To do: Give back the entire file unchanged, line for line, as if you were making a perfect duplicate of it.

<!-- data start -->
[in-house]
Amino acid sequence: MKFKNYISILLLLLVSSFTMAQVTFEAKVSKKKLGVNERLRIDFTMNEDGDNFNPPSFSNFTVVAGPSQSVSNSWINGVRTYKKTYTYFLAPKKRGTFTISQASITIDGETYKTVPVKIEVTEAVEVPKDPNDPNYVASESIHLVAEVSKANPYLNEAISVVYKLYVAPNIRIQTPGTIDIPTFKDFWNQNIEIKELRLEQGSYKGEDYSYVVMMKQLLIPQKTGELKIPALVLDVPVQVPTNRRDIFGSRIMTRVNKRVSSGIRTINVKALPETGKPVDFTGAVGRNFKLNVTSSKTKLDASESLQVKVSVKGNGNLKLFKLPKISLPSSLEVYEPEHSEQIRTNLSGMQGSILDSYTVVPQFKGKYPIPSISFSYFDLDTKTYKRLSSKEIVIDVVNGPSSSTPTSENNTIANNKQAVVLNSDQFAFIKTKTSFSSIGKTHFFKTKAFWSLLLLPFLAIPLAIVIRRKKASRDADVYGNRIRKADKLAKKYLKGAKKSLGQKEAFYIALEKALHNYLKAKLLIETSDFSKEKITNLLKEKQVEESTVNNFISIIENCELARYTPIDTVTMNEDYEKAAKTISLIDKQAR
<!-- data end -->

[in-house]
Amino acid sequence: MKFKNYISILLLLLVSSFTMAQVTFEAKVSKKKLGVNERLRIDFTMNEDGDNFNPPSFSNFTVVAGPSQSVSNSWINGVRTYKKTYTYFLAPKKRGTFTISQASITIDGETYKTVPVKIEVTEAVEVPKDPNDPNYVASESIHLVAEVSKANPYLNEAISVVYKLYVAPNIRIQTPGTIDIPTFKDFWNQNIEIKELRLEQGSYKGEDYSYVVMMKQLLIPQKTGELKIPALVLDVPVQVPTNRRDIFGSRIMTRVNKRVSSGIRTINVKALPETGKPVDFTGAVGRNFKLNVTSSKTKLDASESLQVKVSVKGNGNLKLFKLPKISLPSSLEVYEPEHSEQIRTNLSGMQGSILDSYTVVPQFKGKYPIPSISFSYFDLDTKTYKRLSSKEIVIDVVNGPSSSTPTSENNTIANNKQAVVLNSDQFAFIKTKTSFSSIGKTHFFKTKAFWSLLLLPFLAIPLAIVIRRKKASRDADVYGNRIRKADKLAKKYLKGAKKSLGQKEAFYIALEKALHNYLKAKLLIETSDFSKEKITNLLKEKQVEESTVNNFISIIENCELARYTPIDTVTMNEDYEKAAKTISLIDKQAR